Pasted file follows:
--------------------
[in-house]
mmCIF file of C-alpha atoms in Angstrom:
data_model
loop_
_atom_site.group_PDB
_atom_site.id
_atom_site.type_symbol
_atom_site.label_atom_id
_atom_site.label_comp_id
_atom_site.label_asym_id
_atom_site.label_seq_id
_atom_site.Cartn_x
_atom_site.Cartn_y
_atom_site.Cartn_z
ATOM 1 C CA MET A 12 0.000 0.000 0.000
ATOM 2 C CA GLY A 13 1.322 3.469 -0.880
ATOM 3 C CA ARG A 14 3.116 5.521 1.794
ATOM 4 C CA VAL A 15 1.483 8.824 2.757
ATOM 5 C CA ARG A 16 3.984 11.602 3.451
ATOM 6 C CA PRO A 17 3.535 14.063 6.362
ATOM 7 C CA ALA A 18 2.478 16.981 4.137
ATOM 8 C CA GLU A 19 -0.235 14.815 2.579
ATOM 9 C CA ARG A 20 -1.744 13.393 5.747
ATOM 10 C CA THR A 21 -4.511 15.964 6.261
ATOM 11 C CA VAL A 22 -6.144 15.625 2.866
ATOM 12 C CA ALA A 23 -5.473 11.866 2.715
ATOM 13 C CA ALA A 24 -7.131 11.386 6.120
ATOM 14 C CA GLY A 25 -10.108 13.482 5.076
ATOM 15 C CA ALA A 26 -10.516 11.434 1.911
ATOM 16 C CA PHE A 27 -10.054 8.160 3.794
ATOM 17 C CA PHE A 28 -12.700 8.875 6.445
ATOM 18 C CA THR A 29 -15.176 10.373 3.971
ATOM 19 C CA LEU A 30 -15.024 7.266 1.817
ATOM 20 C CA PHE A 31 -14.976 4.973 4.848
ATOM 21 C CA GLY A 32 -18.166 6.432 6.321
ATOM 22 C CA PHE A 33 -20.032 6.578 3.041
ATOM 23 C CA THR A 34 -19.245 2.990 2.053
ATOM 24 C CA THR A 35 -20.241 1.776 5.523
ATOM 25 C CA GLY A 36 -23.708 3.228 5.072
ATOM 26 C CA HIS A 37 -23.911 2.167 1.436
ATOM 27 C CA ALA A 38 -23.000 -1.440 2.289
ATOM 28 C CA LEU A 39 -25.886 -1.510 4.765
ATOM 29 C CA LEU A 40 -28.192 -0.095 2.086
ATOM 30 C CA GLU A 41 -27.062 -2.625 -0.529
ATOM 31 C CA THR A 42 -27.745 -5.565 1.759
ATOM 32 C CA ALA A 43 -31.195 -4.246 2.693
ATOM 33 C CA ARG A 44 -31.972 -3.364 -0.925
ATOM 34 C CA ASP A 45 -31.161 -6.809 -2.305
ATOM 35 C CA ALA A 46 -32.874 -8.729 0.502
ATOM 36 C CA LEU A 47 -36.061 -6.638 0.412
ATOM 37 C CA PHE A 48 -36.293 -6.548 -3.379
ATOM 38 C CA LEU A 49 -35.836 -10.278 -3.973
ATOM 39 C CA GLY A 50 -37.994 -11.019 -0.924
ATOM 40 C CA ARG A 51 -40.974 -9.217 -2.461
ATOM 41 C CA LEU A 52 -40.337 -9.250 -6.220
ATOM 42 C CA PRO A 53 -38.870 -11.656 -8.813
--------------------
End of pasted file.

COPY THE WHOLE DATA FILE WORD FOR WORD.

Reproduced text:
[in-house]
mmCIF file of C-alpha atoms in Angstrom:
data_model
loop_
_atom_site.group_PDB
_atom_site.id
_atom_site.type_symbol
_atom_site.label_atom_id
_atom_site.label_comp_id
_atom_site.label_asym_id
_atom_site.label_seq_id
_atom_site.Cartn_x
_atom_site.Cartn_y
_atom_site.Cartn_z
ATOM 1 C CA MET A 12 0.000 0.000 0.000
ATOM 2 C CA GLY A 13 1.322 3.469 -0.880
ATOM 3 C CA ARG A 14 3.116 5.521 1.794
ATOM 4 C CA VAL A 15 1.483 8.824 2.757
ATOM 5 C CA ARG A 16 3.984 11.602 3.451
ATOM 6 C CA PRO A 17 3.535 14.063 6.362
ATOM 7 C CA ALA A 18 2.478 16.981 4.137
ATOM 8 C CA GLU A 19 -0.235 14.815 2.579
ATOM 9 C CA ARG A 20 -1.744 13.393 5.747
ATOM 10 C CA THR A 21 -4.511 15.964 6.261
ATOM 11 C CA VAL A 22 -6.144 15.625 2.866
ATOM 12 C CA ALA A 23 -5.473 11.866 2.715
ATOM 13 C CA ALA A 24 -7.131 11.386 6.120
ATOM 14 C CA GLY A 25 -10.108 13.482 5.076
ATOM 15 C CA ALA A 26 -10.516 11.434 1.911
ATOM 16 C CA PHE A 27 -10.054 8.160 3.794
ATOM 17 C CA PHE A 28 -12.700 8.875 6.445
ATOM 18 C CA THR A 29 -15.176 10.373 3.971
ATOM 19 C CA LEU A 30 -15.024 7.266 1.817
ATOM 20 C CA PHE A 31 -14.976 4.973 4.848
ATOM 21 C CA GLY A 32 -18.166 6.432 6.321
ATOM 22 C CA PHE A 33 -20.032 6.578 3.041
ATOM 23 C CA THR A 34 -19.245 2.990 2.053
ATOM 24 C CA THR A 35 -20.241 1.776 5.523
ATOM 25 C CA GLY A 36 -23.708 3.228 5.072
ATOM 26 C CA HIS A 37 -23.911 2.167 1.436
ATOM 27 C CA ALA A 38 -23.000 -1.440 2.289
ATOM 28 C CA LEU A 39 -25.886 -1.510 4.765
ATOM 29 C CA LEU A 40 -28.192 -0.095 2.086
ATOM 30 C CA GLU A 41 -27.062 -2.625 -0.529
ATOM 31 C CA THR A 42 -27.745 -5.565 1.759
ATOM 32 C CA ALA A 43 -31.195 -4.246 2.693
ATOM 33 C CA ARG A 44 -31.972 -3.364 -0.925
ATOM 34 C CA ASP A 45 -31.161 -6.809 -2.305
ATOM 35 C CA ALA A 46 -32.874 -8.729 0.502
ATOM 36 C CA LEU A 47 -36.061 -6.638 0.412
ATOM 37 C CA PHE A 48 -36.293 -6.548 -3.379
ATOM 38 C CA LEU A 49 -35.836 -10.278 -3.973
ATOM 39 C CA GLY A 50 -37.994 -11.019 -0.924
ATOM 40 C CA ARG A 51 -40.974 -9.217 -2.461
ATOM 41 C CA LEU A 52 -40.337 -9.250 -6.220
ATOM 42 C CA PRO A 53 -38.870 -11.656 -8.813